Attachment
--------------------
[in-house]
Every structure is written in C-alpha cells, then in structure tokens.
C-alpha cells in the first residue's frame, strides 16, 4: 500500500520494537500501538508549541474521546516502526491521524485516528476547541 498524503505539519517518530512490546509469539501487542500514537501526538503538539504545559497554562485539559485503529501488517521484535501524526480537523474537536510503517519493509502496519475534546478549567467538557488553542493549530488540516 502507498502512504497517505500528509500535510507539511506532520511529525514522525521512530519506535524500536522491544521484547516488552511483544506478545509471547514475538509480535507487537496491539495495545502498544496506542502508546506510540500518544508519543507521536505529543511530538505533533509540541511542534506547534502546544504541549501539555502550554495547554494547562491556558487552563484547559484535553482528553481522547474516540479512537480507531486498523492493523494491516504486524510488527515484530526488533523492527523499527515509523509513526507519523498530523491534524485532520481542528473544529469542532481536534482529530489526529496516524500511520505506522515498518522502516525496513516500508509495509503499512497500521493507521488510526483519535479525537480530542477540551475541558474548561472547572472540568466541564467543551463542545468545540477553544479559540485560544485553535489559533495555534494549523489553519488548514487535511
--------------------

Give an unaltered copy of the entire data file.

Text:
[in-house]
Every structure is written in C-alpha cells, then in structure tokens.
C-alpha cells in the first residue's frame, strides 16, 4: 500500500520494537500501538508549541474521546516502526491521524485516528476547541 498524503505539519517518530512490546509469539501487542500514537501526538503538539504545559497554562485539559485503529501488517521484535501524526480537523474537536510503517519493509502496519475534546478549567467538557488553542493549530488540516 502507498502512504497517505500528509500535510507539511506532520511529525514522525521512530519506535524500536522491544521484547516488552511483544506478545509471547514475538509480535507487537496491539495495545502498544496506542502508546506510540500518544508519543507521536505529543511530538505533533509540541511542534506547534502546544504541549501539555502550554495547554494547562491556558487552563484547559484535553482528553481522547474516540479512537480507531486498523492493523494491516504486524510488527515484530526488533523492527523499527515509523509513526507519523498530523491534524485532520481542528473544529469542532481536534482529530489526529496516524500511520505506522515498518522502516525496513516500508509495509503499512497500521493507521488510526483519535479525537480530542477540551475541558474548561472547572472540568466541564467543551463542545468545540477553544479559540485560544485553535489559533495555534494549523489553519488548514487535511